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Monthly Archives: April 2015

The big uneasy.

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I could have celebrated Duke Ellington’s birthday with his best-known works — “Satin Doll,” or the First Sacred Concert, or the Far East Suite.

(Or, hell, “Sir Duke.”)

Instead, I am enjoying a few fingers of rye in the company of one of Ellington’s less celebrated albums, while chewing on questions of artistic authenticity.

duke1970’s New Orleans Suite is usually described by critics as pleasant but not essential, memorable chiefly as the last hurrah of Ellington’s longtime alto saxman Johnny Hodges. Hodges died in the interim between the album’s two recording sessions and appears on five of its nine tracks, his tone gentle and dignified to the last.

The cover of New Orleans Suite gives a foretaste of its contents. It’s devoid of any hint of bons-temps-roulez; in its simple gray-on-white portrait, Ellington looks like an old man peering melancholically through a rain-slicked window.

The music, similarly, features few traces of the giddy parade funk or whorehouse rumba so often associated with the Crescent City. There’s a tune called “Second Line,” but its rhythm is straight swing; only “Portrait of Sidney Bechet,” one of four musical “portraits” on the album, so much as flirts with a clave.

When the music makes up its mind to gather momentum, as on the opening “Blues for New Orleans,” it feels like a determined march, not a soar or strut … and the closing “Portrait of Mahalia Jackson” sounds, in parts, like dejection itself. The New Orleans of these compositions is not the city of French Quarter gaiety, but the city of aging riverfront warehouses and small, careworn houses with mismatched shutters.

On a certain level, this is a fine thing.

Casual listeners (read: me) tend to lump New Orleans music into a good-timey Mardi Gras bag … your Dr. John, your Professor Longhair, your Wild Tchoupitoulas.

Great music, all of it. There’s a reason it’s so celebrated. But it’s also good to be reminded that people can make worthwhile New Orleans music (or New Orleans-inspired music) without the familiar, verging-on-cliched rhythmic and thematic ingredients.

It would be easy to stop there. But, as the band plays on, I am led into larger questions about the New Orleans authenticity that underlies the whole project.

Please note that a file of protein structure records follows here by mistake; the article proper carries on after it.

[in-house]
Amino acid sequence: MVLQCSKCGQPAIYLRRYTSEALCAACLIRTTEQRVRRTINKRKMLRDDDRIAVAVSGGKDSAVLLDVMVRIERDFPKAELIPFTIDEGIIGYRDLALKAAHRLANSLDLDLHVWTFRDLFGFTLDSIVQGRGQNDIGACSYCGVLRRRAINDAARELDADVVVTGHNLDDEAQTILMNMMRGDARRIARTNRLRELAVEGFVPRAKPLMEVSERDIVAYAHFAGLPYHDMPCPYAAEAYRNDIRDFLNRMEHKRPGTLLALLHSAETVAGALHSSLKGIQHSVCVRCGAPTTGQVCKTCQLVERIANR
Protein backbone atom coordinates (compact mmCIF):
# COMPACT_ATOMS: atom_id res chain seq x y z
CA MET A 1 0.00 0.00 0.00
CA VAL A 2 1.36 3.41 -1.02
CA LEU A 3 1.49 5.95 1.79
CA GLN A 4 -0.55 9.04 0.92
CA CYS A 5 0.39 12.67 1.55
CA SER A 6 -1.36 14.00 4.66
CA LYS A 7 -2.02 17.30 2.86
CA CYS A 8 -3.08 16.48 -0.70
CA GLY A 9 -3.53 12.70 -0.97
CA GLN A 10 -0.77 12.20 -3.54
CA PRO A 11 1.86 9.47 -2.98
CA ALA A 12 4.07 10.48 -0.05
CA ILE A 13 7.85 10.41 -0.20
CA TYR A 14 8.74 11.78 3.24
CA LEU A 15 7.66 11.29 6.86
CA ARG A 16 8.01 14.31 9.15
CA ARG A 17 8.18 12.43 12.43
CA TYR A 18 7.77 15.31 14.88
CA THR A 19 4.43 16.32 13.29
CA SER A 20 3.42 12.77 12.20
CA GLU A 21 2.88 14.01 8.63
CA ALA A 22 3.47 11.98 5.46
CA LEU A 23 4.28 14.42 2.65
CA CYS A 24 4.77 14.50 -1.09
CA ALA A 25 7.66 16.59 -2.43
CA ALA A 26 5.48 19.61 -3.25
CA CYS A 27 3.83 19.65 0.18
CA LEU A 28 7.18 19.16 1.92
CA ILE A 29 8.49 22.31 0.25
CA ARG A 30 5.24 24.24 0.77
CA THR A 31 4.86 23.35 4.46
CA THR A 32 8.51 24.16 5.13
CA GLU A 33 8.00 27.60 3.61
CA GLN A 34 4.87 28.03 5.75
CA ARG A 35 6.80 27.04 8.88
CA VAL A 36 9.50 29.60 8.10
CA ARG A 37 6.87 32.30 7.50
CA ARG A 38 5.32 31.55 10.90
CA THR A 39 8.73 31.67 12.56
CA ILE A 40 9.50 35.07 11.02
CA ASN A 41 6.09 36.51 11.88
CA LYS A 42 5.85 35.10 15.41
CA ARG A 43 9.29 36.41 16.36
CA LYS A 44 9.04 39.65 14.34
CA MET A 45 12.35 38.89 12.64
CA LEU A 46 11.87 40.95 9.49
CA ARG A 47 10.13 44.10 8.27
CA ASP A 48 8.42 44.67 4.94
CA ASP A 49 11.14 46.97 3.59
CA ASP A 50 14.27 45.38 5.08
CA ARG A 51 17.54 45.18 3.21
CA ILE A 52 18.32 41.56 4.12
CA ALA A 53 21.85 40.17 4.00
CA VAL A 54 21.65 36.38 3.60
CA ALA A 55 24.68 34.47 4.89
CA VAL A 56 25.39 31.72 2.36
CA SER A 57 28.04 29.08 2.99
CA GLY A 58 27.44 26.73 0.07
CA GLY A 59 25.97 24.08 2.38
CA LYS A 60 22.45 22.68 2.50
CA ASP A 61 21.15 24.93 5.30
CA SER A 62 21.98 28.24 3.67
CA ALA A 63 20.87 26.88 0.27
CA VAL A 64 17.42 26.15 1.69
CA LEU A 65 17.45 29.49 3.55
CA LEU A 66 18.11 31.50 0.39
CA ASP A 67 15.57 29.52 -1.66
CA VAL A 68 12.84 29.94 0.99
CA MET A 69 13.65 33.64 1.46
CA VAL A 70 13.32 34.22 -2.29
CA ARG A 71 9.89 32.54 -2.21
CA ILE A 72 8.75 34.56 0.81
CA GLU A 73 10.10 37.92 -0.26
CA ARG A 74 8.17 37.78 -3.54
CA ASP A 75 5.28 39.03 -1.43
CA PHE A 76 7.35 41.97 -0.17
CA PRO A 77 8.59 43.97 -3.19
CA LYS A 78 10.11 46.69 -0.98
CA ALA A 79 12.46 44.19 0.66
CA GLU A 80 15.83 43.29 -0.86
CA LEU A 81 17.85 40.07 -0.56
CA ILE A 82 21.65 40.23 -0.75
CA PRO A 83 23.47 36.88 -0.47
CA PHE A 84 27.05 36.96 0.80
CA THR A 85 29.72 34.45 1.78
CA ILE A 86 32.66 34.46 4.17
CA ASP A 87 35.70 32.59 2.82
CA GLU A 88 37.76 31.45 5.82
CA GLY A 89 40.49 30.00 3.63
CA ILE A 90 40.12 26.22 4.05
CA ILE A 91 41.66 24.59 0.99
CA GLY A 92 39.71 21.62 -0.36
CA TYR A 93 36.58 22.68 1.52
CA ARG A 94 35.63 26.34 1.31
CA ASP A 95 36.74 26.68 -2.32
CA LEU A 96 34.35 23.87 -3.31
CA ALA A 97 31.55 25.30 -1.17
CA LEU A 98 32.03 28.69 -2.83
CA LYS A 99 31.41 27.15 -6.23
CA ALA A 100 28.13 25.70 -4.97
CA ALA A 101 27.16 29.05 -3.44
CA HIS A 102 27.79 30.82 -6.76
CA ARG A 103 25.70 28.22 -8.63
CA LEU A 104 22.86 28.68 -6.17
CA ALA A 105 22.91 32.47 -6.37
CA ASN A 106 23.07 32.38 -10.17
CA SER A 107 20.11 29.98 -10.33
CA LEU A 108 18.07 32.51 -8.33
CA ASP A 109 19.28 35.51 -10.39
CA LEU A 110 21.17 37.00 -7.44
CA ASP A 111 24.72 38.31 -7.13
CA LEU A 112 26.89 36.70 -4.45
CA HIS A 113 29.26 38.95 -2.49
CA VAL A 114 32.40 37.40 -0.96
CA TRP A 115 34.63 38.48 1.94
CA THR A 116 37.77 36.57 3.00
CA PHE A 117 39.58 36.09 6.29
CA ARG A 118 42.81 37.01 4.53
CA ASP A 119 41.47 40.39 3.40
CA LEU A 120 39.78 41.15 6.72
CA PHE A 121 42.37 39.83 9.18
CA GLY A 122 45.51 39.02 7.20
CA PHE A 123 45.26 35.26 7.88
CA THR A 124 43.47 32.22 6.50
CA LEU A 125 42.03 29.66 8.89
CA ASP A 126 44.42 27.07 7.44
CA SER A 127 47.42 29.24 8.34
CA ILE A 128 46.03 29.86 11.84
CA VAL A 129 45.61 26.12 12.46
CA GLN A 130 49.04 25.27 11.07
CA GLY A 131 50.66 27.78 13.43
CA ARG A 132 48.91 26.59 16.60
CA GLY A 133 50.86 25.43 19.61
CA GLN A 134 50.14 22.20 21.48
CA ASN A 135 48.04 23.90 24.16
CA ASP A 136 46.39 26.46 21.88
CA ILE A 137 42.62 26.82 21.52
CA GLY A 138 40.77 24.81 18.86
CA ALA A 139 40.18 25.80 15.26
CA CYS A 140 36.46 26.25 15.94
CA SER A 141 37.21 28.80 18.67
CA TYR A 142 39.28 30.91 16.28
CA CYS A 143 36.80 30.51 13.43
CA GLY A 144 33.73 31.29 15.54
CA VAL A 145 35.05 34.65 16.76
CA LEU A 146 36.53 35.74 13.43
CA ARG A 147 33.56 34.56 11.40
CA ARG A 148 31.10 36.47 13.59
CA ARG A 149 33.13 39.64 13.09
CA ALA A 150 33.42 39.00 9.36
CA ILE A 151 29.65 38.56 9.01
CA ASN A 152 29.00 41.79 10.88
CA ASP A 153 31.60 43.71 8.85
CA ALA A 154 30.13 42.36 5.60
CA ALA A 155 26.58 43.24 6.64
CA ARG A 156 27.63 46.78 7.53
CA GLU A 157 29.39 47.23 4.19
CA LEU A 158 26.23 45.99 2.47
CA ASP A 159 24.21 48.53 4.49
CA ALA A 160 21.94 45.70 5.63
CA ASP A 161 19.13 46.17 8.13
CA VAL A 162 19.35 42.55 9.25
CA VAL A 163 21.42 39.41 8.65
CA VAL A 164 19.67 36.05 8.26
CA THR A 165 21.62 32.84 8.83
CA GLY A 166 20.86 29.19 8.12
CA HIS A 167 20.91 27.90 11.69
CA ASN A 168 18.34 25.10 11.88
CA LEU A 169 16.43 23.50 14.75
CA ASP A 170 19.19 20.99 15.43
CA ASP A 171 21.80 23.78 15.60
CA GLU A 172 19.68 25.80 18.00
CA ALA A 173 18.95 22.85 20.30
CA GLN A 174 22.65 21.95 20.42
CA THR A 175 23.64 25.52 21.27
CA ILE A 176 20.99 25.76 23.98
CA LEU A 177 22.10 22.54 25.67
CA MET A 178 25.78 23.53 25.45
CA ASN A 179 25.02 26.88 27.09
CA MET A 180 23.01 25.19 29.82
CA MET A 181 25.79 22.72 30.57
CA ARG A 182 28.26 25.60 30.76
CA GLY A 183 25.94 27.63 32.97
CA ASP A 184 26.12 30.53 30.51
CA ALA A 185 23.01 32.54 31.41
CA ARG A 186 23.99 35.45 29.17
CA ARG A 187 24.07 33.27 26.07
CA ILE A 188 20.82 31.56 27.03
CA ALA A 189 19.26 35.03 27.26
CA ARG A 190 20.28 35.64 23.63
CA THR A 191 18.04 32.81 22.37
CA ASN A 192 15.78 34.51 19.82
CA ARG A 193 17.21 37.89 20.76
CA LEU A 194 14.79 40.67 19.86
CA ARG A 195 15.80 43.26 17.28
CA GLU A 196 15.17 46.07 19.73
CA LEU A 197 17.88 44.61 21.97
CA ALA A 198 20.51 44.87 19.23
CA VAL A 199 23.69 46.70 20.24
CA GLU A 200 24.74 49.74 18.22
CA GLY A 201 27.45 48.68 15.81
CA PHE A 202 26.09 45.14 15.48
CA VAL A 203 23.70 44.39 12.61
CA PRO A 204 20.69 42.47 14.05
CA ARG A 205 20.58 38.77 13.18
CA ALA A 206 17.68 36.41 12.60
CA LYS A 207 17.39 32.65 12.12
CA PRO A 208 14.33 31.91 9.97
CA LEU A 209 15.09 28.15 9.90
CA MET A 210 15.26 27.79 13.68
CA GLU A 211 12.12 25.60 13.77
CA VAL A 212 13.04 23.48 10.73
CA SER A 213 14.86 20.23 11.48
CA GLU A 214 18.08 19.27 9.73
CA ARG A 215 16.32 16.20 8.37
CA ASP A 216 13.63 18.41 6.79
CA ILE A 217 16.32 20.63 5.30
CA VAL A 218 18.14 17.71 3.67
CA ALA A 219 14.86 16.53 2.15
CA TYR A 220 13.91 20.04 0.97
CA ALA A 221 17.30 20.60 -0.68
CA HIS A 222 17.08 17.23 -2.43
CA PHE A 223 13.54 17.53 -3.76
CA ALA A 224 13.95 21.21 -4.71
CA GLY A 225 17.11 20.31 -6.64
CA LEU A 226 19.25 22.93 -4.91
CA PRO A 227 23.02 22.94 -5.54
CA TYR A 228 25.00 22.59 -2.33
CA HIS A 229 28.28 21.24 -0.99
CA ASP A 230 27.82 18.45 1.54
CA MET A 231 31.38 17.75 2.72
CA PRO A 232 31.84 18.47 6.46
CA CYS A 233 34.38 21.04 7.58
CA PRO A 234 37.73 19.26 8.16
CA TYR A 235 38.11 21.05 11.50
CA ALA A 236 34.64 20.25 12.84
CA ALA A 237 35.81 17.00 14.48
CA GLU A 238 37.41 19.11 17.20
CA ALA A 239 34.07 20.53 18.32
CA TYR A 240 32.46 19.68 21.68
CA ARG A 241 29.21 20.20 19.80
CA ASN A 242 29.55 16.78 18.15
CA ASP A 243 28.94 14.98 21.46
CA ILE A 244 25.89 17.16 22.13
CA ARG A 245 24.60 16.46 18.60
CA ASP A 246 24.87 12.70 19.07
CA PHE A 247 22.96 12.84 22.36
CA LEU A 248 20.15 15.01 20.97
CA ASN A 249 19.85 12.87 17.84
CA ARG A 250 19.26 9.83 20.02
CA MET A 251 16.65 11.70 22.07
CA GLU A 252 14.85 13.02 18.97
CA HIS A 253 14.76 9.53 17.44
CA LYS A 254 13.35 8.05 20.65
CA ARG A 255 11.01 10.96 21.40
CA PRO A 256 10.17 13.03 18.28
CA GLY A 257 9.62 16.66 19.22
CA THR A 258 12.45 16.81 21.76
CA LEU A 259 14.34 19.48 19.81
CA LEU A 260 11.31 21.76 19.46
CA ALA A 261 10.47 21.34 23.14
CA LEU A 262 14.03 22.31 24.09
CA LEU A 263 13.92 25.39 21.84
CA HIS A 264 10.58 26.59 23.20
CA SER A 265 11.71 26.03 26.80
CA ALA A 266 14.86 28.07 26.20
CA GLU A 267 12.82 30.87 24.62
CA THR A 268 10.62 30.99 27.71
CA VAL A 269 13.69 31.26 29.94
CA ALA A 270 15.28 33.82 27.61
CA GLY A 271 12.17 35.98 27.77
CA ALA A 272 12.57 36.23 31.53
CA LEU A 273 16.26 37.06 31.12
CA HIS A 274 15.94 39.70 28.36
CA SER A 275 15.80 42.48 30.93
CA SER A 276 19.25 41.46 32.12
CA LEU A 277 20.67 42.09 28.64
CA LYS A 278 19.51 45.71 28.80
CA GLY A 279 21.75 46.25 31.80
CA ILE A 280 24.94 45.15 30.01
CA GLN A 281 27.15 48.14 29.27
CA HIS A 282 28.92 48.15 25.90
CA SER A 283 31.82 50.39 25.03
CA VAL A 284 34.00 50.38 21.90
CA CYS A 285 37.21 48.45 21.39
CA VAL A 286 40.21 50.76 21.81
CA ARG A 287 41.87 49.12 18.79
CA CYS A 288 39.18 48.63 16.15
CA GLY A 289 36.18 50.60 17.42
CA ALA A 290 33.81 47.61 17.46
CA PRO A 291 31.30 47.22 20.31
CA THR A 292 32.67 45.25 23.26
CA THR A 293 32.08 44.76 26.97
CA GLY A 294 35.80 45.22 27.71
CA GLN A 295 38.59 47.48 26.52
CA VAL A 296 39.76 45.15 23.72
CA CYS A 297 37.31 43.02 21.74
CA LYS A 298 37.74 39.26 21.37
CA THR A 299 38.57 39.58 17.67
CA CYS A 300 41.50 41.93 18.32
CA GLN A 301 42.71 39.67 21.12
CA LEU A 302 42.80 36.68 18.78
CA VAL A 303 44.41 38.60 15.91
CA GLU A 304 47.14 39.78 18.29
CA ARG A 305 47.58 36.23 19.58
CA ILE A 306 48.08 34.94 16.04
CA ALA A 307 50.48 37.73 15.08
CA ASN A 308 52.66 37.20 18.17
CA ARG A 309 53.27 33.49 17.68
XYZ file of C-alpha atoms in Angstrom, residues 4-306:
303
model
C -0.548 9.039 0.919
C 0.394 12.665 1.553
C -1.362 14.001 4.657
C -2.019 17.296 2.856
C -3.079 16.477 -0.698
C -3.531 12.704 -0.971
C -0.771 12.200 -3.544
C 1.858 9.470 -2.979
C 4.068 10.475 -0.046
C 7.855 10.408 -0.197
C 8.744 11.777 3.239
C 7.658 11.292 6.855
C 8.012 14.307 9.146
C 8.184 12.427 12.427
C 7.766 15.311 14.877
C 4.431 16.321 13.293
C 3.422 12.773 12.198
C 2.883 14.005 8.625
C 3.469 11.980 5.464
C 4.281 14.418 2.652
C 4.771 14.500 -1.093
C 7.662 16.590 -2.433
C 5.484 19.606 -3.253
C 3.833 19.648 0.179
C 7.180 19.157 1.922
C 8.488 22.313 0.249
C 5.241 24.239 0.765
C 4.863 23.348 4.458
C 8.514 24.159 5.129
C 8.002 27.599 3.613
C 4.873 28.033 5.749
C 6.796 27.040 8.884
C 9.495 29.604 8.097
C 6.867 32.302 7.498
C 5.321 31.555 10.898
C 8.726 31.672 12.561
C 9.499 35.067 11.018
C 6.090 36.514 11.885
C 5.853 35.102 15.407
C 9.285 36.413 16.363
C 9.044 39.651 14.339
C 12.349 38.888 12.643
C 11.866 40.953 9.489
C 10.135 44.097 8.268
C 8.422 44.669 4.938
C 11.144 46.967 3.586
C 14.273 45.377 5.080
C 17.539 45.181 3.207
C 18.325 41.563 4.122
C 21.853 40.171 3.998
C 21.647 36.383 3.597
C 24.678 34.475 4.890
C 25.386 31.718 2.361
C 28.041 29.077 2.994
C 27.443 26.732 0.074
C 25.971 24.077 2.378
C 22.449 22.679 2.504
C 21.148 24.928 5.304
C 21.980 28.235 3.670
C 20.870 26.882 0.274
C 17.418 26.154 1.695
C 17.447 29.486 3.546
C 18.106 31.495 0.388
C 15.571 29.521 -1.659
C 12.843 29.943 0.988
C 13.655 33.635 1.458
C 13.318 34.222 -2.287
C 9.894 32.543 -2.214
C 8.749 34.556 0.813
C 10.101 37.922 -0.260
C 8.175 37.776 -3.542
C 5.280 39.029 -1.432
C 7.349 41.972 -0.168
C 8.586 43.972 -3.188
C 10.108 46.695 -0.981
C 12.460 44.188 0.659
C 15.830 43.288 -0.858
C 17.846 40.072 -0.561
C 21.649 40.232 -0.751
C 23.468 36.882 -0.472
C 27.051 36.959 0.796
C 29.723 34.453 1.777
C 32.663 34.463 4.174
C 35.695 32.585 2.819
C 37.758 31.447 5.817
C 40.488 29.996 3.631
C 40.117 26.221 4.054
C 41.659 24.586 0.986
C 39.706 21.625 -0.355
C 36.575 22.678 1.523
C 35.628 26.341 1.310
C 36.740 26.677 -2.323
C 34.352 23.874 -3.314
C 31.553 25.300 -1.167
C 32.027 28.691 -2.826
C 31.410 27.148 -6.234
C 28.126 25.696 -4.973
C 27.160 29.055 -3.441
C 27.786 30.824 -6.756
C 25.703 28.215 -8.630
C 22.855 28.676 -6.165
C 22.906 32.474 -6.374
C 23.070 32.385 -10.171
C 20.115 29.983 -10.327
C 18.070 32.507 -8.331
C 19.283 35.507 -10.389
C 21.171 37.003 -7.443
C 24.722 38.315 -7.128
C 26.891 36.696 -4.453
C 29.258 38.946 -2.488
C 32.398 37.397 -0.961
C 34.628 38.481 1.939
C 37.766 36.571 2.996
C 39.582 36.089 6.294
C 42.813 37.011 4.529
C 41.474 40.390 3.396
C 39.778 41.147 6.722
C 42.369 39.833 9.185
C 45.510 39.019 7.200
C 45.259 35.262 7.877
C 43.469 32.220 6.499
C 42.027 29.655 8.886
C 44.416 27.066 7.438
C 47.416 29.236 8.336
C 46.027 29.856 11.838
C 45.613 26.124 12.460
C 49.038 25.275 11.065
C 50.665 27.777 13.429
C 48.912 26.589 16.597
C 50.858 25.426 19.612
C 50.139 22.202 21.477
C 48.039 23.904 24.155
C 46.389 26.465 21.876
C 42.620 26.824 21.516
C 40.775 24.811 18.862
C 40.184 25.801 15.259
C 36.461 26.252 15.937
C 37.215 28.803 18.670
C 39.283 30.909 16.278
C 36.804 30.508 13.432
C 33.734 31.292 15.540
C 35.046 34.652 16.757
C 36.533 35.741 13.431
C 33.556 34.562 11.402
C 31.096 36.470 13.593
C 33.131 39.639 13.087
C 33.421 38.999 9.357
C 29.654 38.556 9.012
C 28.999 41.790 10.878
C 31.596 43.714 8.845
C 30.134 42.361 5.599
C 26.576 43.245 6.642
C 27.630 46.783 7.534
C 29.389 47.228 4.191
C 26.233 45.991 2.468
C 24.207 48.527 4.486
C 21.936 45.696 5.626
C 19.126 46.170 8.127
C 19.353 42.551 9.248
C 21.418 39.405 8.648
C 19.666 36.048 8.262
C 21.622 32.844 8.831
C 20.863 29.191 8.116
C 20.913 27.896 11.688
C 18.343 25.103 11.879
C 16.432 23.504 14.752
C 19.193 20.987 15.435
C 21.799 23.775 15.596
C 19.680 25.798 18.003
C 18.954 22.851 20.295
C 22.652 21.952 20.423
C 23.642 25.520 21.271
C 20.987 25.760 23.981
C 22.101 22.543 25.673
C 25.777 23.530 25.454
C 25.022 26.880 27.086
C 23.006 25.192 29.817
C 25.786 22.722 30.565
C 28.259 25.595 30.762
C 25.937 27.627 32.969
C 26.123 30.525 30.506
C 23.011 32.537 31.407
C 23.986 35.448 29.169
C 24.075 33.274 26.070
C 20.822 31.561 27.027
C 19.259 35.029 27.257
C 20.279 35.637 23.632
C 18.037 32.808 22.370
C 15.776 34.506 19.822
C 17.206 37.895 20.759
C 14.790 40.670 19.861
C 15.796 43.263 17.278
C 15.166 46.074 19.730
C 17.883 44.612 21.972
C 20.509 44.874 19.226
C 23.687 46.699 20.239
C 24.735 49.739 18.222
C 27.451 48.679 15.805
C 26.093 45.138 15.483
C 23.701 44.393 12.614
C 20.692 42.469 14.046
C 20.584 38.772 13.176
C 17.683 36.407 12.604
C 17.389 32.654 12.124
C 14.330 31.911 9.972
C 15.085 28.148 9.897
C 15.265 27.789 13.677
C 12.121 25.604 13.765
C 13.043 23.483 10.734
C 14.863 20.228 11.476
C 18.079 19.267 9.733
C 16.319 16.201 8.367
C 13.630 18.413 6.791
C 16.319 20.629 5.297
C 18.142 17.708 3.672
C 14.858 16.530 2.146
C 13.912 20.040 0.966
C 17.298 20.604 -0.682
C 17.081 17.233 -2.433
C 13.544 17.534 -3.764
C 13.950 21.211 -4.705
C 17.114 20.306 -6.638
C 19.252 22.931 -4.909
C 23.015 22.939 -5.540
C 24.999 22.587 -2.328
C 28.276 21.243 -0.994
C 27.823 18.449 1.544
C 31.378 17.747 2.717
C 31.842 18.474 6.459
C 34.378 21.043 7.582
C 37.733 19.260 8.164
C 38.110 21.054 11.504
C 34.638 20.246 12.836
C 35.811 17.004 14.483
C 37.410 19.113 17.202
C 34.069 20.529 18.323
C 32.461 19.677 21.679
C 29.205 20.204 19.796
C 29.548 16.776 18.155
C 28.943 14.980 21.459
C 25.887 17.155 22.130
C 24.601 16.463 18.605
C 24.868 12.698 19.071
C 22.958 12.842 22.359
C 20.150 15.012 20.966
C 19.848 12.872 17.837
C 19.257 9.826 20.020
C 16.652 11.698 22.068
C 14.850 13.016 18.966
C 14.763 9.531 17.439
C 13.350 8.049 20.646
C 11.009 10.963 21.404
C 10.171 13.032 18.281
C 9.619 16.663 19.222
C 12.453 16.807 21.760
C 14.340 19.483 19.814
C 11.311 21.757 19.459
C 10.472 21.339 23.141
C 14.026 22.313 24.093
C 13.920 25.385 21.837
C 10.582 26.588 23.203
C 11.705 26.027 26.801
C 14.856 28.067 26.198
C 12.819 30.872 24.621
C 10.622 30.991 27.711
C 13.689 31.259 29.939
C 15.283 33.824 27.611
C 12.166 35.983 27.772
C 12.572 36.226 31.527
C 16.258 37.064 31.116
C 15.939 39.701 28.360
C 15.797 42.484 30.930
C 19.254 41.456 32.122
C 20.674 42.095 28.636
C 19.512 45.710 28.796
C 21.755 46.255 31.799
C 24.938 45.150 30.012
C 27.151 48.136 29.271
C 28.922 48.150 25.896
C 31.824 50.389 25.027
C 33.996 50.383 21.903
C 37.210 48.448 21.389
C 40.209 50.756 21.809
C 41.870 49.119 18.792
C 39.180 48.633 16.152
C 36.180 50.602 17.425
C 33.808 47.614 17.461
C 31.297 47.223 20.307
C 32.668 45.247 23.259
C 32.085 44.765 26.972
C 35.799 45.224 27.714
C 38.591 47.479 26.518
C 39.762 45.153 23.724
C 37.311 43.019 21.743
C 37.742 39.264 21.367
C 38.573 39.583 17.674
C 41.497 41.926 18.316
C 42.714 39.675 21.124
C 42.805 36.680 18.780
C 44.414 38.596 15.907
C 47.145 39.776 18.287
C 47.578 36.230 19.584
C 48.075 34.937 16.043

My understanding is that the New Orleans Suite was not an organic Ellington invention: Jazz impresario George Wein commissioned him to write it for the 1970 New Orleans Jazz Festival. (The suite performed at the festival included only five songs; the four “portraits” were added for the subsequent studio recording.)

Sure, Duke knew New Orleans and plenty of New Orleanians. But one wonders how much of the music was actually inspired by the city … or whether Ellington, faced with a theme, an expectation and a deadline, simply pulled unused or partially developed tunes out of his ragbag and gave them titles that would please his patron.

There’s some precedent for that. At least one of the tunes of the Far East Suite, Hodges’ gorgeous showcase “Isfahan,” wasn’t written with the Far East in mind; it was in the Ellington band’s repertoire prior to the world tour that inspired the album.

That doesn’t make the music any less beautiful.

But for those of us who like to puff on a big ol’ meerschaum pipe full of backstory and context while we listen, it complicates our relationship to the music. Is it really what it claims to be? Is an impressionistic portrait of smoke from a factory chimney being passed off as a jar full of roses?

No song on New Orleans Suite encapsulates this conflict quite so much as my favorite, “Bourbon Street Jingling Jollies,” a lengthy feature for flutist Norris Turney.

In the album’s liner notes, Ellington is quoted as describing the song as “a rhythmic tone parallel to the excruciating ecstasies one finds oneself suspended in when one is in the throes of the jingling rhythmic jollies of Bourbon Street.”

I don’t hear the slightest bit of pleasure — excruciating or otherwise — in the recorded piece. I hear ominous rumbling, foreboding, and thick storm clouds drifting in from the Gulf. I don’t see sailors wearing “I Got Bourbon-Faced on Shit Street” T-shirts; I see cobras uncoiling from street-corner gutters, swaying to their own prehistoric rhythms, poised to strike.

Duke forgot more about Bourbon Street than I’ll ever know, I’m sure, so his portrait is more informed than any I could construct.